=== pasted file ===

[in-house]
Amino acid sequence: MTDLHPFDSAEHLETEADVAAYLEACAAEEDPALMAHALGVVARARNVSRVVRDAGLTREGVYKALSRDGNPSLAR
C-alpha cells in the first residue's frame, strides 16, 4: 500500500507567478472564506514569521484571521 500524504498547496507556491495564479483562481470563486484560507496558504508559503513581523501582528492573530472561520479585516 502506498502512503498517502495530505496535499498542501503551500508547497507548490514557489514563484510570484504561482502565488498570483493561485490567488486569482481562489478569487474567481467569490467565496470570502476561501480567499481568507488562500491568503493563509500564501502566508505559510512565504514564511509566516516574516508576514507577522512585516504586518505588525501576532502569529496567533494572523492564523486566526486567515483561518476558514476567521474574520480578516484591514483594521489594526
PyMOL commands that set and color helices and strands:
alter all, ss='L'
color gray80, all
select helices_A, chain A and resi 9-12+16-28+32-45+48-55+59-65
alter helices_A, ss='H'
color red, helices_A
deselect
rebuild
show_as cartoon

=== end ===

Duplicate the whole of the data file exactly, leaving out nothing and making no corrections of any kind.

[in-house]
Amino acid sequence: MTDLHPFDSAEHLETEADVAAYLEACAAEEDPALMAHALGVVARARNVSRVVRDAGLTREGVYKALSRDGNPSLAR
C-alpha cells in the first residue's frame, strides 16, 4: 500500500507567478472564506514569521484571521 500524504498547496507556491495564479483562481470563486484560507496558504508559503513581523501582528492573530472561520479585516 502506498502512503498517502495530505496535499498542501503551500508547497507548490514557489514563484510570484504561482502565488498570483493561485490567488486569482481562489478569487474567481467569490467565496470570502476561501480567499481568507488562500491568503493563509500564501502566508505559510512565504514564511509566516516574516508576514507577522512585516504586518505588525501576532502569529496567533494572523492564523486566526486567515483561518476558514476567521474574520480578516484591514483594521489594526
PyMOL commands that set and color helices and strands:
alter all, ss='L'
color gray80, all
select helices_A, chain A and resi 9-12+16-28+32-45+48-55+59-65
alter helices_A, ss='H'
color red, helices_A
deselect
rebuild
show_as cartoon